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CHICAGO-”Renaissance” is not a word often used in connection with Chicago’s gritty Southeast Side. However, that’s what 10th Ward Alderman John Pope sees coming in his neighborhood in a plan to develop 140 acres at 126th Place and Torrence Avenue with 1.6 million sf of industrial buildings occupied by suppliers for a nearby Ford Motor Co. plant.

Plan commissioners have recommended approval of the $88-million manufacturing planned development by Oak Brook, IL-based REIT CenterPoint Properties Trust and Ford Land Development Services. They are expected to be back with a site plan in December for their project that is being aided by $16.1 million in tax increment financing along with state incentives.

“We see this as a tremendous environmental story,” says Ken Macfarlane, project manager for the Dearborn, MI-based co-developer of the former brownfield site. “This is taking a site that was abandoned 40 years ago and restoring it.”

City, state and CenterPoint funds are paying for $20-million in improvements to 126th Place as well as a railroad crossing at 130th and Torrence avenue. Landscaping will restore much of the land to prairie conditions, a far cry from the piles of slag, gravel and debris that has littered the area for decades, long after previous industrial users, including Republic Steel, moved out.

Meanwhile, Ford is spending $200 million to upgrade two plants on the Southeast Side over the next three years, Macfarlane says, rather than ship jobs out of the country. “We have the best people in the world working for us, and we have an outstanding relationship with the city and state,” he adds.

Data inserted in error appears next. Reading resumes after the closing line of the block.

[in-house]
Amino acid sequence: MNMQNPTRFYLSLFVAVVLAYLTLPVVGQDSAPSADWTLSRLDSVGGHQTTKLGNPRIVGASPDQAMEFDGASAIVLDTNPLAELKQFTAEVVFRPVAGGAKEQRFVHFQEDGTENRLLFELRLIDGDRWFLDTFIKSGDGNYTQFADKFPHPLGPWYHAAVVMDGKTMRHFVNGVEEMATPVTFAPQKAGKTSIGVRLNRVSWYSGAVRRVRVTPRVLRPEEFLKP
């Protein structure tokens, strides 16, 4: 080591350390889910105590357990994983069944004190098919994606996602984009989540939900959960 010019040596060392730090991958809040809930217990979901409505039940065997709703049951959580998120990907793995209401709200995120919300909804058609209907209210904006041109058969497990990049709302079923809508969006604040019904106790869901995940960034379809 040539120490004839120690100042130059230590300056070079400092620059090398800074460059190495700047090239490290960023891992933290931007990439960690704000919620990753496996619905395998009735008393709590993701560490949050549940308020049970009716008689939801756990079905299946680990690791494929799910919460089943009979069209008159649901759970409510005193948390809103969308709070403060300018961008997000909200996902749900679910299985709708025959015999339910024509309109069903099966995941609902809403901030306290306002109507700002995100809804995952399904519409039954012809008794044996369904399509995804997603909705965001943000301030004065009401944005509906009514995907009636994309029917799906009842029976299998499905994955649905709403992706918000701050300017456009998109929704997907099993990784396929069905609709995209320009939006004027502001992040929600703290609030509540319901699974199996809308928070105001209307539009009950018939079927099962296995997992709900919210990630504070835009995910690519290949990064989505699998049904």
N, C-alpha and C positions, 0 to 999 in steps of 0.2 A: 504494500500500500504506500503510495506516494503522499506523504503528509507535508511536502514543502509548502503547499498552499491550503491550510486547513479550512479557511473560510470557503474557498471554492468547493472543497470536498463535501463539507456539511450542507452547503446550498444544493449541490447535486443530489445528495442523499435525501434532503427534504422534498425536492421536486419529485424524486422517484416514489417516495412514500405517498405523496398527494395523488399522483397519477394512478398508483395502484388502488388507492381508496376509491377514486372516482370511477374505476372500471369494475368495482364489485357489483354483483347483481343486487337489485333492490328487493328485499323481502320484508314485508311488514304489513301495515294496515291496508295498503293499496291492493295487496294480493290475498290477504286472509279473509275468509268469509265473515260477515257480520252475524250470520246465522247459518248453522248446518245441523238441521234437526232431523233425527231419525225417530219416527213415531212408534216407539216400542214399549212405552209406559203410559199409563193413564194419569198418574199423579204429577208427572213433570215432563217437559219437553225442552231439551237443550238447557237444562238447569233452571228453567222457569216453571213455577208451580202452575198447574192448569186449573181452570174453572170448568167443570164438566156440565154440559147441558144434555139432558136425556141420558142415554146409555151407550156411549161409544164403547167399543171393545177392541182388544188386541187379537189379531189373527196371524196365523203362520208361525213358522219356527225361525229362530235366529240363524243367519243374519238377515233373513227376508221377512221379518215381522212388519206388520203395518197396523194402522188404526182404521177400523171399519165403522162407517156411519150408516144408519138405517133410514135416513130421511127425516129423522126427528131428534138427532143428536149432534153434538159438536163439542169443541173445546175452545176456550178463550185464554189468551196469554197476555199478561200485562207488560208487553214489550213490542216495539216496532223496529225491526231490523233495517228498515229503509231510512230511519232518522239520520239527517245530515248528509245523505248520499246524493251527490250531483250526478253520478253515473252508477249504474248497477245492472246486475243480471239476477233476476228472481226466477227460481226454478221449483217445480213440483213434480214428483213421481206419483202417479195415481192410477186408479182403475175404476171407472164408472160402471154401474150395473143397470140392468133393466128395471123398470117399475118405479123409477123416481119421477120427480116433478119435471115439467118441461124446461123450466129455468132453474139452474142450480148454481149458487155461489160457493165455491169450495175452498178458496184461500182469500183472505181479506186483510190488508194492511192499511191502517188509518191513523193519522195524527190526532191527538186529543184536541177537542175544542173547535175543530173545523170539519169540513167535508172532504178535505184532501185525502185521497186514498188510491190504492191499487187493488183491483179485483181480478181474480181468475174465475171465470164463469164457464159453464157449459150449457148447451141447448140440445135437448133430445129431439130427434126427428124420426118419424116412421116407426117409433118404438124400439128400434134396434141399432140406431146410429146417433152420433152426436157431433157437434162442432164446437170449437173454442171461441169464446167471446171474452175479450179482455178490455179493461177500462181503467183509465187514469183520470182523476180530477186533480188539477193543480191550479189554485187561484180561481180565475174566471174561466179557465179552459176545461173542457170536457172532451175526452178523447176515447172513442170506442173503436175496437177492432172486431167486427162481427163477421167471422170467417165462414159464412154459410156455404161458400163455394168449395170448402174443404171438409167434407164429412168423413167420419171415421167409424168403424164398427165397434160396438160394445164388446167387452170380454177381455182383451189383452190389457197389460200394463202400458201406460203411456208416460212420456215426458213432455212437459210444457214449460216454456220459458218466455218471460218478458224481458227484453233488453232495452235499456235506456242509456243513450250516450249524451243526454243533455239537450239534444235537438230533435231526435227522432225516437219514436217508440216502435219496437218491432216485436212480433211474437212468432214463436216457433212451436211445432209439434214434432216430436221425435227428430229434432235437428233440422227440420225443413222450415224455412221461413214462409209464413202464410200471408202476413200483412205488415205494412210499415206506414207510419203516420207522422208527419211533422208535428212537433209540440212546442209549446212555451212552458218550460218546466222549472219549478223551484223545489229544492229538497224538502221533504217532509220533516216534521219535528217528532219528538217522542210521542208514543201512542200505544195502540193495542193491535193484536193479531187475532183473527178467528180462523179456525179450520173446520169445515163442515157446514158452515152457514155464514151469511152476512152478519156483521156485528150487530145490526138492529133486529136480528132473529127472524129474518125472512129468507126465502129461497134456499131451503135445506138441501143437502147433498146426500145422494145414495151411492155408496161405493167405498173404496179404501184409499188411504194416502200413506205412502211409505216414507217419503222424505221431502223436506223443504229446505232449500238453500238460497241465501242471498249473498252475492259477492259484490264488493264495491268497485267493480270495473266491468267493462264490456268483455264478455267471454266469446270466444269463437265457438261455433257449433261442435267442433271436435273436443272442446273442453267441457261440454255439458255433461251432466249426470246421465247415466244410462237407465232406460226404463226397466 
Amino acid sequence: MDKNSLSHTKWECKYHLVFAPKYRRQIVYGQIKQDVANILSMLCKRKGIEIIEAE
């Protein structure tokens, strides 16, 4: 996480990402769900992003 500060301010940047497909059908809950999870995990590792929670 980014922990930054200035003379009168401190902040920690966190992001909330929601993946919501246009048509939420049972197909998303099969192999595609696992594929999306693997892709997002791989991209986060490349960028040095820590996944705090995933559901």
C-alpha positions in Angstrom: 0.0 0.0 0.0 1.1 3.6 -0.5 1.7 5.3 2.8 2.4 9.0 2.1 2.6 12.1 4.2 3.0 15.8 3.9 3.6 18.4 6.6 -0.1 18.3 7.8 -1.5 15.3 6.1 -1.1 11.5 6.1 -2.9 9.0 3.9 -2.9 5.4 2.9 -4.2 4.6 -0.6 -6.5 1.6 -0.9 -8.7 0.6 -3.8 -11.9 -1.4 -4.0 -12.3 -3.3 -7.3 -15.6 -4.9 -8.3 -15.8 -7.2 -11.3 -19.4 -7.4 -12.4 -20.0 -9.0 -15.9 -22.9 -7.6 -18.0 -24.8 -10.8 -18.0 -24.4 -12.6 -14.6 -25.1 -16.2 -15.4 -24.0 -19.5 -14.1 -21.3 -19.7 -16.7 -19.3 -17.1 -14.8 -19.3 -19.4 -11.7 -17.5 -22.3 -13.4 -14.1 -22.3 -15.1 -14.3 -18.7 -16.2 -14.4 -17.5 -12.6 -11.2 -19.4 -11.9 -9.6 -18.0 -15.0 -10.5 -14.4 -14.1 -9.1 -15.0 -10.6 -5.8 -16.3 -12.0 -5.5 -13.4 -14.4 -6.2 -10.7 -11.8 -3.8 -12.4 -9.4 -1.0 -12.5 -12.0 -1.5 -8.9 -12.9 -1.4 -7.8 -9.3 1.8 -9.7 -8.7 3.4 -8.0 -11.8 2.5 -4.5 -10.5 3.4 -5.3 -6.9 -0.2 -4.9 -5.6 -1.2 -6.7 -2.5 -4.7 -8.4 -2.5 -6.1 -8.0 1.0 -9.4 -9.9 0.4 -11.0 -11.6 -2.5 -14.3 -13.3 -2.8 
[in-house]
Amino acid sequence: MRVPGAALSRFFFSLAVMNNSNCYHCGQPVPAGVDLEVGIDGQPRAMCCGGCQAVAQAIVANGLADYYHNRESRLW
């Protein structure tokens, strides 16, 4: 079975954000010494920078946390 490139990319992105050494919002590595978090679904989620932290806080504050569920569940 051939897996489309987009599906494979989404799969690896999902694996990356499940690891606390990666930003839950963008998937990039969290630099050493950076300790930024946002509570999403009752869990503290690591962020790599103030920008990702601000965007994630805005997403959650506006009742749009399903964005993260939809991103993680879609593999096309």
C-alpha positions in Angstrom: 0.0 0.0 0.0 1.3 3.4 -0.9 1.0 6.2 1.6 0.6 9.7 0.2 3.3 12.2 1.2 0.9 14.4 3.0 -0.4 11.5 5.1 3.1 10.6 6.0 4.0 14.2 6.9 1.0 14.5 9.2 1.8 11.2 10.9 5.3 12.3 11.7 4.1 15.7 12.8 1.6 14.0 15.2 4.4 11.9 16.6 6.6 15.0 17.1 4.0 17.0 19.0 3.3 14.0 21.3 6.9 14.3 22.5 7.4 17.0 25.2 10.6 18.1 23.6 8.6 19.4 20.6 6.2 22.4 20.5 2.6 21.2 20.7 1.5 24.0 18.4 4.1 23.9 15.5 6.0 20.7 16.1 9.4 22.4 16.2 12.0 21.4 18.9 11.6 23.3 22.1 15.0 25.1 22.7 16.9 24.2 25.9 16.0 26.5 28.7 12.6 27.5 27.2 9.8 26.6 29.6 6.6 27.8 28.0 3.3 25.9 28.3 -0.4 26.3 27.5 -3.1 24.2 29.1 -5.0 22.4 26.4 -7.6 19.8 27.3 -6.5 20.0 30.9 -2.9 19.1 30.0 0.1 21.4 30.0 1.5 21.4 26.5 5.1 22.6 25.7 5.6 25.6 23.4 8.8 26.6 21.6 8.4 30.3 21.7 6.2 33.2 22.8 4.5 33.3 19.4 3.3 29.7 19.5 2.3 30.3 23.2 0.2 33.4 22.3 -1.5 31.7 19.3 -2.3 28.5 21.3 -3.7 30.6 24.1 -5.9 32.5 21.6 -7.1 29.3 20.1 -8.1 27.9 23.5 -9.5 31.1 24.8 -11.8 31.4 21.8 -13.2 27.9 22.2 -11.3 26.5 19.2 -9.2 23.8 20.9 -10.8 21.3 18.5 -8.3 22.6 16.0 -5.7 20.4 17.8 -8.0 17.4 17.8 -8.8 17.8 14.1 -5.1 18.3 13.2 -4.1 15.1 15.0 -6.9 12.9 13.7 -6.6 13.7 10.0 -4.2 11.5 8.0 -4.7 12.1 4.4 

However, Ford was considering moving operations to the Atlanta area, city officials say, before the administration came up with a package aimed at retaining the skilled labor positions that pay about $52,000 a year. Ford ultimately decided to bring suppliers close to its plants so parts and assemblies could be delivered quickly on a just-in-time basis, and estimates the proximity saves about 2 million gallons of diesel fuel a year, Macfarlane says. The suppliers are expected to hire 750 employees, adding to Ford’s work force of 4,500.

CenterPoint considered two other sites, 60 acres to the south and 250 acres to the north, before settling on 2934 E. 126th St. “We felt we could restore this to a productive use economically and environmentally,” says CenterPoint development manager Ed Harrington.

Leases with specific suppliers are expected to be announced by CenterPoint within 60 days, plan commissioners were told.

“This has been a very holistic project,” Pope says. “It has been a very long process. There’s been a lot of work on it. Ford has been here 77 years. We want to keep them here another 177 years. This really does mark the beginning of a resurgence of the Southeast Side.”


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